Undergraduate Course: Informatics 1 - Data and Analysis (INFR08015)
|School||School of Informatics
||College||College of Science and Engineering
||Availability||Available to all students
|Credit level (Normal year taken)||SCQF Level 8 (Year 1 Undergraduate)
|Home subject area||Informatics
||Other subject area||None
||Taught in Gaelic?||No
|Course description||An introduction to collecting, representing and interpreting data across the range of informatics. Students will learn the different perspectives from which data is used, the different terminology used when referring to them and a number of representation and manipulation methods. The course will present a small number of running, illustrative examples from the perspectives of hypothesis testing and query formation and answering.
Information for Visiting Students
|Displayed in Visiting Students Prospectus?||Yes
Course Delivery Information
|Delivery period: 2012/13 Semester 2, Available to all students (SV1)
||Learn enabled: Yes
|Central||Lecture||1-11|| 14:00 - 14:50|
|Central||Lecture||1-11|| 11:10 - 12:00|
||Week 1, Tuesday, 11:10 - 12:00, Zone: Central. Lecture Theatre 5, Appleton Tower |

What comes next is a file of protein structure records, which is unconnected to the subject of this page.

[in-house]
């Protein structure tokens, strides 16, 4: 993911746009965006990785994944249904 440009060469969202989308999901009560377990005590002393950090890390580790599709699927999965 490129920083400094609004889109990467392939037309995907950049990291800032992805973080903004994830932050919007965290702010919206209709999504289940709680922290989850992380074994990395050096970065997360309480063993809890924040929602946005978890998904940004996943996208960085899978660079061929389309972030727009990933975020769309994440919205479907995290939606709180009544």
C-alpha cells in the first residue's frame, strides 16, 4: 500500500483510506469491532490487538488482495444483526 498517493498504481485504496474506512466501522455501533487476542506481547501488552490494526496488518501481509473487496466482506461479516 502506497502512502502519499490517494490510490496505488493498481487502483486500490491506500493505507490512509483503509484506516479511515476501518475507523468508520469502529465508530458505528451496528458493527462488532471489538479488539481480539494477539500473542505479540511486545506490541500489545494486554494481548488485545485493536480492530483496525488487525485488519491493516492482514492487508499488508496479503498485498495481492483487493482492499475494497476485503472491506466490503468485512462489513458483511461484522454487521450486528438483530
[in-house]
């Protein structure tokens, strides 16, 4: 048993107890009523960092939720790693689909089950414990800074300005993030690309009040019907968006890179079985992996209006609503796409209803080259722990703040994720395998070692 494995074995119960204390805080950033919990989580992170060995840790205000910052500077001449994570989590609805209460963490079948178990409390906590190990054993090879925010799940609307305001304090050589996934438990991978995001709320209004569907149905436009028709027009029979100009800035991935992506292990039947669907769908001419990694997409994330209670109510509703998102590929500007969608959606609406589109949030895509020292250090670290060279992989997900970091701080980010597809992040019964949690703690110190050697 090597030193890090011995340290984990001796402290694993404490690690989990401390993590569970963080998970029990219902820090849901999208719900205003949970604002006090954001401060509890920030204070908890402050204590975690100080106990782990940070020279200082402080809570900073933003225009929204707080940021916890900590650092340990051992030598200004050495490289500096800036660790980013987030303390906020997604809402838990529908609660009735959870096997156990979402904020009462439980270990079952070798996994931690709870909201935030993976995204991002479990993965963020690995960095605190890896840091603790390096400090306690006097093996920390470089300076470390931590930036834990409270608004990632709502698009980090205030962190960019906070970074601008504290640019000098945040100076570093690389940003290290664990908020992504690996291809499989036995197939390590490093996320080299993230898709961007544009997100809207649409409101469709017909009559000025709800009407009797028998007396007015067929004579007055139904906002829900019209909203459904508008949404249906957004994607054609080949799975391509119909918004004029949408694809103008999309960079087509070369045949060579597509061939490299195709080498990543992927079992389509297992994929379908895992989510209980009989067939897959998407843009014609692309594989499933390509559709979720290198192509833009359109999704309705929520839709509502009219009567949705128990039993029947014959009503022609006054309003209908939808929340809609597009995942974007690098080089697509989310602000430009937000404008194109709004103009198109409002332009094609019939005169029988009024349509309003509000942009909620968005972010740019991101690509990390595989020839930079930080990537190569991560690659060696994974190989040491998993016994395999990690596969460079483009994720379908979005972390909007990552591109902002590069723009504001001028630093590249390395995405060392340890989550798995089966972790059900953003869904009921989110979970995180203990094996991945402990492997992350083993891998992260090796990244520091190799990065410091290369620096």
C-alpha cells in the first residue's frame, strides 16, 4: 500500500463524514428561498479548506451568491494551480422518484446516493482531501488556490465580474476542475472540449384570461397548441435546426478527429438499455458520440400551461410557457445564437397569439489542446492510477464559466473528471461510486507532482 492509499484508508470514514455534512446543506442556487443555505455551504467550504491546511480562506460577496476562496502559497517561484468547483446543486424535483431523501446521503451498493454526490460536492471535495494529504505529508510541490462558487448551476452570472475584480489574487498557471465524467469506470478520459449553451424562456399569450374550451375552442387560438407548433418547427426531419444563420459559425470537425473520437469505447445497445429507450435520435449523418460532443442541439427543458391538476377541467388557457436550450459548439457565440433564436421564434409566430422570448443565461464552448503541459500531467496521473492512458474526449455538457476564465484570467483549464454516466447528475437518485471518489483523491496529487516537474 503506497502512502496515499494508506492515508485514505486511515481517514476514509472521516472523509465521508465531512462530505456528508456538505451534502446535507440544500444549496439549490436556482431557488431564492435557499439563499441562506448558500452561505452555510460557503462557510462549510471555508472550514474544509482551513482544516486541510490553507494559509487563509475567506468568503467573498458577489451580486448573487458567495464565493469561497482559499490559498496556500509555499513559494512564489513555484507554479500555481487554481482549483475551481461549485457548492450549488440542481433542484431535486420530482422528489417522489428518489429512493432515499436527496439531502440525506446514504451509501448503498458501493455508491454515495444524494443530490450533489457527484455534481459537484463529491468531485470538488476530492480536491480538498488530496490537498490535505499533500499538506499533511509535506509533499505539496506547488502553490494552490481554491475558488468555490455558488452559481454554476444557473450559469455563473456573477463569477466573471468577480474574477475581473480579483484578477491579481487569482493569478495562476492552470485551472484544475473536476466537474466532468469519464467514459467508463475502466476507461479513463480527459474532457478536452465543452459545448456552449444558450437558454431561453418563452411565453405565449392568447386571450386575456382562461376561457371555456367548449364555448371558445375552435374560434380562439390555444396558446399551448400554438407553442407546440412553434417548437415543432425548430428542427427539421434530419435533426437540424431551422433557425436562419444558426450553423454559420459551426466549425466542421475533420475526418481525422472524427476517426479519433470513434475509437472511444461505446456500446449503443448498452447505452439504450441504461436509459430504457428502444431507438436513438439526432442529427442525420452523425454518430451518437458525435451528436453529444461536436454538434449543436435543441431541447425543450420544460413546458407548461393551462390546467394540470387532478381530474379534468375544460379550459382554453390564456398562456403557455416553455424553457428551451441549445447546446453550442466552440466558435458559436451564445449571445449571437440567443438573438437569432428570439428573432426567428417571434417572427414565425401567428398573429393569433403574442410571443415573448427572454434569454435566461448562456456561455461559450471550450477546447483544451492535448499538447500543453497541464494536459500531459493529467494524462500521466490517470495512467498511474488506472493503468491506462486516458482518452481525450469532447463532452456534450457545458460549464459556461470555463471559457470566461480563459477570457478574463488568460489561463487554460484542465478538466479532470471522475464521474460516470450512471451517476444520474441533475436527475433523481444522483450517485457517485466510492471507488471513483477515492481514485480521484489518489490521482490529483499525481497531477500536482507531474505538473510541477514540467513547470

|Main Exam Diet S2 (April/May)||2:00|
|Resit Exam Diet (August)||2:00|
Summary of Intended Learning Outcomes
|1 - Demonstrate knowledge of the terminology and paradigms used in different areas of informatics for collecting, representing and interpreting data, by being able to apply them to sample problems.
2 - Demonstrate understanding of different types of data (for example, structured/semistructured/unstructured, quantitative/qualitative).
3 - Demonstrate proficiency of the entity/relationship model by being able to specify appropriate representations and queries for simple examples.
4 - Show awareness of the importance of logic for the representation of data by being able to design simple logical representation of a given data set.
5 - Present data in a variety of forms (textual, graphical, quantitative), across a range of data types.
6 - Show awareness of the distinction between object data and meta-data, by being able to apply it to a number of applications across informatics (e.g., databases, corpora).
7 - Demonstrate knowledge of the basic algorithms for interpreting and processing data, by being able to demonstrate how these algorithms work for simple data sets.
|Written Examination 100|
Assessed Assignments 0
Oral Presentations 0
Formative assessment will be used to provide feedback and guidance to students and will take the form of quizzes, exercise sheets, practical exercises and coursework assignments, covering areas from across the syllabus.
||Structured data and relational databases. Semistructured data and XML. Text corpora. Unstructured data and its analysis.
Relevant QAA Computing Curriculum Sections: to be confirmed
||* Database Management Systems Raghu Ramakrishnan, Johannes Gehrke McGraw-Hill, Third edition, 2002
* Corpus Linguistics: An Introduction Tony McEnery, Andrew Wilson Edinburgh University Press, Second edition, 2001
Timetabled Laboratories 0
Non-timetabled assessed assignments 0
Private Study/Other 70
|Course organiser||Dr Ian Stark
Tel: (0131 6)50 5143
|Course secretary||Ms Kirsten Belk
Tel: (0131 6)50 5194
© Copyright 2012 The University of Edinburgh - 14 January 2013 4:08 am